This study is a double blind randomized treatment trial that will test if sulforaphane improves core symptoms in autism. It is designed to try to replicate a previous trial (ClinicalTrials.gov Identifier NCT01474993) which reported that the isothiocyanate, sulforaphane treatment led to improvement by multiple metrics. Significant improvement was seen in behavior as measured by the Aberrant Behavioral Checklist (ABC) and by the Social Responsiveness Scale (SRS). In addition a significantly greater number of participants receiving sulforaphane had improvement in social interaction, abnormal behavior, and verbal communication as per the Clinical Global Impression (CGI). In addition The investigators will attempt to account for some variability in response to sulforaphane treatment by testing alleles of genes that are relevant in sulforaphane metabolism. The investigators will also measure glutathione levels, which are also important in sulforaphane metabolism and are in part regulated by sulforaphane..

Sulforaphane is the most potent naturally occurring inducer of mammalian cytoprotective enzymes known. Therapeutic potential is based at least in part on their ability to up-regulate genes responsible for alleviation of oxidative stress and to regulate both the immune system and the inflammatory response

40 Males with autistic disorder will be randomly selected to receive either sulforaphane or placebo. Seven visits are required by the subjects including enrollment ,screening, baseline, weeks 4, 10 and 18 and a follow up visit at seek 22.

  Eligibility

Information from the National Library of Medicine

Choosing to participate in a study is an important personal decision. Talk with your doctor and family members or friends about deciding to join a study. To learn more about this study, you or your doctor may contact the study research staff using the contacts provided below. For general information, Learn About Clinical Studies.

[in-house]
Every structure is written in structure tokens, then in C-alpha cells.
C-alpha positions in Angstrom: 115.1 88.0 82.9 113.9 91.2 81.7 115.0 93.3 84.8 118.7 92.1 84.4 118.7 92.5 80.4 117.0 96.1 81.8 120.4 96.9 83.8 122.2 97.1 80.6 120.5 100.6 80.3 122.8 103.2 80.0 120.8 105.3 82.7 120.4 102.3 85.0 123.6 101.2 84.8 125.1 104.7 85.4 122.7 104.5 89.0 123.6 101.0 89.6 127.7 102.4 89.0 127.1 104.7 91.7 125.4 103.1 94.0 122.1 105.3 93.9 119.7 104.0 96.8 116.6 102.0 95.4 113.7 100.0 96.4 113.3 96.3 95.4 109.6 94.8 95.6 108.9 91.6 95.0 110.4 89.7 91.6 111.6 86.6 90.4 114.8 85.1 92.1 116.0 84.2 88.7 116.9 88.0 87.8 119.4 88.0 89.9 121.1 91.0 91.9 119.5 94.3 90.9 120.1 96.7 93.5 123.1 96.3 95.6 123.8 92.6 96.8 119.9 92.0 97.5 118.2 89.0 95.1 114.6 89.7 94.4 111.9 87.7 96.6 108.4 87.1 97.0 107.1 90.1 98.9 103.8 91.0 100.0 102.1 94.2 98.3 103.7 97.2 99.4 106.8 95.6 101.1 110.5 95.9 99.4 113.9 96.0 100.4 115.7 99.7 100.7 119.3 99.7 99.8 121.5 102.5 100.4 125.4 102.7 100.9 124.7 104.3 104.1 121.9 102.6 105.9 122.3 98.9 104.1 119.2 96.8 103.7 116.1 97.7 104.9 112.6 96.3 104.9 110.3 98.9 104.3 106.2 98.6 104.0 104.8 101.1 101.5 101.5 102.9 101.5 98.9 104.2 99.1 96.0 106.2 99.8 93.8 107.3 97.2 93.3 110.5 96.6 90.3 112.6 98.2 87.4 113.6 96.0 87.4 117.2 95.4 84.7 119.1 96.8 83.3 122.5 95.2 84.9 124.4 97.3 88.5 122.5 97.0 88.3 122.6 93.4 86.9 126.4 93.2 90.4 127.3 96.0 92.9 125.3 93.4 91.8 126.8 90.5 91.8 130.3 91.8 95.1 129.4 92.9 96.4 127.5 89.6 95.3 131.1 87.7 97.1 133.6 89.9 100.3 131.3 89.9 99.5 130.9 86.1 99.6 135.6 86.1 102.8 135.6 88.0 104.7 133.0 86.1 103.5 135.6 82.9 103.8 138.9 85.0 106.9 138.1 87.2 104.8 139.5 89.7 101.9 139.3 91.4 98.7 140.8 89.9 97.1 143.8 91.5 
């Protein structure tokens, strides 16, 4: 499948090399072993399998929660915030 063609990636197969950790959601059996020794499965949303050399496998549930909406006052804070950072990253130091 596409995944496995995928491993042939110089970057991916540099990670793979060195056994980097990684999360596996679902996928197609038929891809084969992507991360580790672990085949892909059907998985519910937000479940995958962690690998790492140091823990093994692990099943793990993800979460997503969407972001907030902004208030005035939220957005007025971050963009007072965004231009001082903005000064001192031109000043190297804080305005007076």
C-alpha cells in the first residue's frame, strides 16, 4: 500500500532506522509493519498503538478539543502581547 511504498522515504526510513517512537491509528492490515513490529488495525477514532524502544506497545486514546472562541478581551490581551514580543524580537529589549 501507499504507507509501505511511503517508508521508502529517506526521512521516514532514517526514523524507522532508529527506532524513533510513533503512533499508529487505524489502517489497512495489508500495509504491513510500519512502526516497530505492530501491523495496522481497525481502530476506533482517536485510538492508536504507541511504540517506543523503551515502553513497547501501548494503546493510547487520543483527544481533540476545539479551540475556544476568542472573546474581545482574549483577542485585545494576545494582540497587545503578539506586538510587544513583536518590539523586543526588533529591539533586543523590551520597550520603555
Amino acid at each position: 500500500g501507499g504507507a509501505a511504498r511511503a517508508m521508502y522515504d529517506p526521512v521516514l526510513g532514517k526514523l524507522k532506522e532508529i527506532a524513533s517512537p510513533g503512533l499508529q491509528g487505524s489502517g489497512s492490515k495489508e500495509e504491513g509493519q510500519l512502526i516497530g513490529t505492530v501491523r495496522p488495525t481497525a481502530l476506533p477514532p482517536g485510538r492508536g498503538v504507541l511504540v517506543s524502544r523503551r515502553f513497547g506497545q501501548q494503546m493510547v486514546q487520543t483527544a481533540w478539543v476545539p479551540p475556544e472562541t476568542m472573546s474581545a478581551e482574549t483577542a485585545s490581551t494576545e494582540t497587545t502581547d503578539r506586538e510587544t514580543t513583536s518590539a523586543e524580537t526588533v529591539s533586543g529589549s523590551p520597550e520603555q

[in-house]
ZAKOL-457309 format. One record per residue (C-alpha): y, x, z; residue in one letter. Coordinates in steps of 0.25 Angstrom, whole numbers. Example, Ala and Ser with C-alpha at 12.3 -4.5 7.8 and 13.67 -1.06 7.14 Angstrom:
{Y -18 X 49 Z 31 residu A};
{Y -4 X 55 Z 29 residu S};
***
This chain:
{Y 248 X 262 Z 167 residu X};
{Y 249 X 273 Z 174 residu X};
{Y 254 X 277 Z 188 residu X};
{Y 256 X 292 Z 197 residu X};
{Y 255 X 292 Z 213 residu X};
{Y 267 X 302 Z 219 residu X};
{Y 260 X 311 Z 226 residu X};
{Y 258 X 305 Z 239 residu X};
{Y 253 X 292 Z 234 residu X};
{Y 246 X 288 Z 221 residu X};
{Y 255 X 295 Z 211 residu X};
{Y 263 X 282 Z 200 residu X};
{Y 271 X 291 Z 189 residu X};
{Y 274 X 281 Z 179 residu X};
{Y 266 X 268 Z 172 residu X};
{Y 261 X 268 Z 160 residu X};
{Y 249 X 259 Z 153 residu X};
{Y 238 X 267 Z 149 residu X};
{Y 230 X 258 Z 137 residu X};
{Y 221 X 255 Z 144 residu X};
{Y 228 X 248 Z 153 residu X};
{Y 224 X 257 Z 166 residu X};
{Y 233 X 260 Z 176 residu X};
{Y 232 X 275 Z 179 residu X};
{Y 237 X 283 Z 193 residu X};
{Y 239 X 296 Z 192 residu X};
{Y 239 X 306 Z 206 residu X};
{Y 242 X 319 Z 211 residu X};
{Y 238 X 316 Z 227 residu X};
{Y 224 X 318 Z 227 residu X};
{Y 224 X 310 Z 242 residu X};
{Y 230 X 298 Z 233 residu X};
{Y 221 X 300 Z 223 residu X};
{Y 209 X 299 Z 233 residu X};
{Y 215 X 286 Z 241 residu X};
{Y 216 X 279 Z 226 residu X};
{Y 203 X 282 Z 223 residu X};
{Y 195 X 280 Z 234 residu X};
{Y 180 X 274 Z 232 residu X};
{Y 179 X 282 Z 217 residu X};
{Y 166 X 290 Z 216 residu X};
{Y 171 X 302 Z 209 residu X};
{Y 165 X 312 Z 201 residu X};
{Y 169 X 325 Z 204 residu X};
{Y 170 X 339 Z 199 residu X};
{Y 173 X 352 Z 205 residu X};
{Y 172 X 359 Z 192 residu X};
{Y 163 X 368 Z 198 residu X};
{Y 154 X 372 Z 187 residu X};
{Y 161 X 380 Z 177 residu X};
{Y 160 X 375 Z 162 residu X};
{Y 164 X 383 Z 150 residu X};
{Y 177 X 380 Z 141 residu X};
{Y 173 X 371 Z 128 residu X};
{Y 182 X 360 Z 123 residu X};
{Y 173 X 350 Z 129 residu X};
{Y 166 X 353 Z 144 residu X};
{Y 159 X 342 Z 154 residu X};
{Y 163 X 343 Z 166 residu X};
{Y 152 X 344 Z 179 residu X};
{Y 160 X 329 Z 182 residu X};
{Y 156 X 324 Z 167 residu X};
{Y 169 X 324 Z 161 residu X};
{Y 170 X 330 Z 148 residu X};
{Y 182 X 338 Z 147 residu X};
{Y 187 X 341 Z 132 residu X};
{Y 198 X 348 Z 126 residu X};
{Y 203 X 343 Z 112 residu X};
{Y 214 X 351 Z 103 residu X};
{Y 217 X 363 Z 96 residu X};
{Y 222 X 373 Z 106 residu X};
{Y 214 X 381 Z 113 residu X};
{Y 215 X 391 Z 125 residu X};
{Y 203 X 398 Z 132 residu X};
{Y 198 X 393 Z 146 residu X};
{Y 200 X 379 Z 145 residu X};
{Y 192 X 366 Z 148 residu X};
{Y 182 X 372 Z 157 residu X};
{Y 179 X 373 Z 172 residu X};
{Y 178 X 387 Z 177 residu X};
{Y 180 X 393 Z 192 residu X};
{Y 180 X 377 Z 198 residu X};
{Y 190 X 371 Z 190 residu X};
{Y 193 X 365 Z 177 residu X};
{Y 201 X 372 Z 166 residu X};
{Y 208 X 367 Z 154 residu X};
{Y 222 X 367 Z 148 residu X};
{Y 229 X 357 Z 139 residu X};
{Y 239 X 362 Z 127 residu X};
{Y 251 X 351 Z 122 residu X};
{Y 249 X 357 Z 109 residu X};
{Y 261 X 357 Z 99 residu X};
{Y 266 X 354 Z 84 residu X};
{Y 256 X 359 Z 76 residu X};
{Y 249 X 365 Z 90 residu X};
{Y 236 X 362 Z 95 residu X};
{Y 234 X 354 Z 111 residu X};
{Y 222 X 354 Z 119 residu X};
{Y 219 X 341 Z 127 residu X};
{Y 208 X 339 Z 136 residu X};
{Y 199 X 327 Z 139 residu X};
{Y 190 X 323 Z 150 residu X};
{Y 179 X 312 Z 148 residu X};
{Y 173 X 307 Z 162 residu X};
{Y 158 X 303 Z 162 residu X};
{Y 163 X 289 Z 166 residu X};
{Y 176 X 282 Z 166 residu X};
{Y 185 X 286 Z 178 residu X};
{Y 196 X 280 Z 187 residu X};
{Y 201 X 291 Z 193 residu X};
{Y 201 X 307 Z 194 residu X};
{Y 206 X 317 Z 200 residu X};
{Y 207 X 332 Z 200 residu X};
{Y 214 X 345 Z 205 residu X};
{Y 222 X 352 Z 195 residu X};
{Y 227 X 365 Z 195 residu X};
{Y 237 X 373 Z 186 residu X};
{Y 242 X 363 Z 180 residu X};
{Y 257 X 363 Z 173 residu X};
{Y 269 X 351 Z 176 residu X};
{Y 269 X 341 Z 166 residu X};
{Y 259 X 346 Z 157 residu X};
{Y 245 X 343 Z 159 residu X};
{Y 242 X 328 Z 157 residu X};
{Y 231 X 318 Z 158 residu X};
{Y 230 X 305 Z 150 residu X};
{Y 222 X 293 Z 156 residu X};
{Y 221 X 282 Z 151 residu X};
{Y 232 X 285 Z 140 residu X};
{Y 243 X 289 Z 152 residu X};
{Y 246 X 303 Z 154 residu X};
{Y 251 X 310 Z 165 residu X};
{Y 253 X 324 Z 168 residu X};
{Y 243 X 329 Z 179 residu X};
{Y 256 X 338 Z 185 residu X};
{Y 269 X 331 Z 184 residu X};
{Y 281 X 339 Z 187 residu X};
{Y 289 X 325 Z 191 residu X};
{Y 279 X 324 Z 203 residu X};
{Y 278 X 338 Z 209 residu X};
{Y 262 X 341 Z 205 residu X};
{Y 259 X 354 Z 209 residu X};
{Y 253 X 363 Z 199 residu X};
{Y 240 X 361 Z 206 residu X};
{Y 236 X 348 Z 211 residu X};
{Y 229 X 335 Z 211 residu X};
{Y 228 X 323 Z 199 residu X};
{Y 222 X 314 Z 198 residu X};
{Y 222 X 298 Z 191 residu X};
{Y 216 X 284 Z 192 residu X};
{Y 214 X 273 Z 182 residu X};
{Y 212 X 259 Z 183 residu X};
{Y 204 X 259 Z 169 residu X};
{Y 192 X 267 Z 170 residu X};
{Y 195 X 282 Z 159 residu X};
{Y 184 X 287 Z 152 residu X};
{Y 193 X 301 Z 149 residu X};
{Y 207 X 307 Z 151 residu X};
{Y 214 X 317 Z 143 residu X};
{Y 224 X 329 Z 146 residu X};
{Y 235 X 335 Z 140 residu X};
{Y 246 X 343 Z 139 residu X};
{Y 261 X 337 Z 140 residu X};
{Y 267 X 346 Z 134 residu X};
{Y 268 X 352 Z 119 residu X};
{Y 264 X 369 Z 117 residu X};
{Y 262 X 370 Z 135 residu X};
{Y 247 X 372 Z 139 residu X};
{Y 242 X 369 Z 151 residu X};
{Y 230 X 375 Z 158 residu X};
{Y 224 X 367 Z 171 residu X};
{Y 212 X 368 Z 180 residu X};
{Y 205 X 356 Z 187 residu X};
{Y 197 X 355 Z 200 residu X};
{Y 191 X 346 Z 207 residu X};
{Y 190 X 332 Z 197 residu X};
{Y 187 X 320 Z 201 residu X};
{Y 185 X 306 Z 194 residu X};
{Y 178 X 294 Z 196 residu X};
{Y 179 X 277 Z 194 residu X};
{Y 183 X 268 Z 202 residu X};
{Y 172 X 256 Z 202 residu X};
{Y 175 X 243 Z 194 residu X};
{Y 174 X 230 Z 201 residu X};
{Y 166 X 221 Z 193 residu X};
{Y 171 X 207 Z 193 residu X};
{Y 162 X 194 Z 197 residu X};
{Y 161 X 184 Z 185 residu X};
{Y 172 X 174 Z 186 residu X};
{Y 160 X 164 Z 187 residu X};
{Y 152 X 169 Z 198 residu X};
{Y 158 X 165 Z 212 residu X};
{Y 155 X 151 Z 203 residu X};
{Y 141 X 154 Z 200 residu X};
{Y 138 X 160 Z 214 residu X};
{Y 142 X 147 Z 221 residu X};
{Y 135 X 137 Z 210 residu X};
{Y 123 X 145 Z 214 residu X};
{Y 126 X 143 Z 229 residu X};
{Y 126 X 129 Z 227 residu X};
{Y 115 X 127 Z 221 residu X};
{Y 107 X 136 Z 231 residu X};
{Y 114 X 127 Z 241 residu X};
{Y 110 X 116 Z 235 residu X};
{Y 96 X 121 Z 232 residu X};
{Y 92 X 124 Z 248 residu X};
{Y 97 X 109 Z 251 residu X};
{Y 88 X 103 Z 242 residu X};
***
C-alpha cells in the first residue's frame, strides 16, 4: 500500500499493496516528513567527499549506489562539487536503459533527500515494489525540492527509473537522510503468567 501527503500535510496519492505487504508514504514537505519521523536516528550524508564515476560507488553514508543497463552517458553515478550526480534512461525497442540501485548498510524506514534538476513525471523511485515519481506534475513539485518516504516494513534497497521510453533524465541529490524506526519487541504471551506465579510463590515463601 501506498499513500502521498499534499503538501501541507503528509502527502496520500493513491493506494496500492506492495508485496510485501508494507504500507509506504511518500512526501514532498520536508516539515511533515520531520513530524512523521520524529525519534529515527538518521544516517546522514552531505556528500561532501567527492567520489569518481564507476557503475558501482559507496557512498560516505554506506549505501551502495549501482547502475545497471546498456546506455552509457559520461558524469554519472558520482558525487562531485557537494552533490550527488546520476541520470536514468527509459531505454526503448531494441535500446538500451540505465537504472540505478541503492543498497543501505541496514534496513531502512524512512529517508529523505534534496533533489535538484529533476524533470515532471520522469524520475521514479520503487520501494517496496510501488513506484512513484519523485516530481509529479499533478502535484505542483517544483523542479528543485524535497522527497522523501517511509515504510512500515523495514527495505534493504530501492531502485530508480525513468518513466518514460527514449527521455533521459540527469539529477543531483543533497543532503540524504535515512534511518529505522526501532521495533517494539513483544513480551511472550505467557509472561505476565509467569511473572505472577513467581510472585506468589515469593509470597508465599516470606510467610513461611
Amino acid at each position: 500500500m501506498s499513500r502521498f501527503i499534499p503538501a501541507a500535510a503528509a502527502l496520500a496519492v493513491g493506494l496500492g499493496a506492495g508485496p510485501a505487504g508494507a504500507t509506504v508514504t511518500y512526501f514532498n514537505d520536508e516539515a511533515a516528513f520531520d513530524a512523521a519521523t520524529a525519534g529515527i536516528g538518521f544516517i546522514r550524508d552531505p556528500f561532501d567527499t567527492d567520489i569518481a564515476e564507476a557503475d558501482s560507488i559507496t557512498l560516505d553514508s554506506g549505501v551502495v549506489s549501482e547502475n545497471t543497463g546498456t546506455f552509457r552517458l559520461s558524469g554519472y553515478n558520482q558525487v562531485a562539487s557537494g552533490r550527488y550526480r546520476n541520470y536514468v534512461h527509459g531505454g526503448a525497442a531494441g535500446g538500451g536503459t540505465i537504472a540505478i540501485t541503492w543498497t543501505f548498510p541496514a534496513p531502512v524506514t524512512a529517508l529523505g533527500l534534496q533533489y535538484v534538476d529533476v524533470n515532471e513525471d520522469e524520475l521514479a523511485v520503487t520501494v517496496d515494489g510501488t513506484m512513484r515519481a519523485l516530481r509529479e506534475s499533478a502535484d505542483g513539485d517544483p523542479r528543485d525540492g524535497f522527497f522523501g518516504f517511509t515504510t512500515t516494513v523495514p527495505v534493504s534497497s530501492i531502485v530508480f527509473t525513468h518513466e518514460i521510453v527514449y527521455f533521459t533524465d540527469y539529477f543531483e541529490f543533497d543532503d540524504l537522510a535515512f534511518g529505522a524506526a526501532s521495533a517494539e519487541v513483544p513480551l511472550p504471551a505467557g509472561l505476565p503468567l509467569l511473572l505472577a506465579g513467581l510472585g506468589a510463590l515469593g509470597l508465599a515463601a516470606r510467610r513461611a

Ages Eligible for Study:   13 Years to 30 Years   (Child, Adult)
Sexes Eligible for Study:   Male
Accepts Healthy Volunteers:   No
Criteria

Inclusion Criteria:

  • Autistic disorder diagnosis.
  • Age between 13-30 years.
  • Male gender.

Exclusion Criteria:

  • Absence of a parent or legal guardian and consent,
  • Those that can not or will not complete all visits and adherence to study regimen.
  • Seizure within 2 years of screening,
  • Impaired renal function (serum creatinine> 1.2 mg/dl).
  • Impaired hepatic function (> 2x upper limit of normal).
  • Impaired thyroid function (TSH outside normal limits).
  • Current infection or treatment with antibiotics.
  • Chronic medical disorder (e.g., cardiovascular disease, stroke or diabetes) or major surgery within 3 months prior to enrollment.
  • Less than 13 years or more than 30 years of age.
  • Female gender.
  • A diagnosis of autism spectrum disorder other than autistic disorder, for example, Asperger, Pervasive Developmental Disorder Not Otherwise Specified (PDD-NOS) etc.
  Contacts and Locations
Information from the National Library of Medicine

To learn more about this study, you or your doctor may contact the study research staff using the contact information provided by the sponsor.

Please refer to this study by its ClinicalTrials.gov identifier (NCT number): NCT02677051


Contacts
Contact: Edward S Stenroos 732 235 5490 stenroos@rutgers.edu
Contact: William G Johnson, M.D. 732 235 4508 wjohnson@rutgers.edu

Locations
United States, New Jersey
Rutgers University - Staged Research Building Recruiting
Piscataway, New Jersey, United States, 08854
Contact: Edward S Stenroos    732-235-5490    stenroos@rutgers.edu   
Sponsors and Collaborators
Rutgers, The State University of New Jersey
Rowan University
Investigators
Principal Investigator: William G Johnson, M.D. Rutgers-RWJMS
  More Information

Publications:
Responsible Party: William G. Johnson, M.D, Professor of Neurology, Rutgers, The State University of New Jersey
ClinicalTrials.gov Identifier: NCT02677051     History of Changes
Other Study ID Numbers: Pro20120001884
CAUT15APL013 ( Other Grant/Funding Number: NJ Governor's Council, Autism )
First Submitted: January 28, 2016
First Posted: February 9, 2016
Last Update Posted: August 14, 2017
Last Verified: August 2017
Individual Participant Data (IPD) Sharing Statement:
Plan to Share IPD: Undecided

Additional relevant MeSH terms:
Autistic Disorder
Child Development Disorders, Pervasive
Neurodevelopmental Disorders
Mental Disorders
Sulforafan
Anticarcinogenic Agents
Protective Agents
Physiological Effects of Drugs
Antineoplastic Agents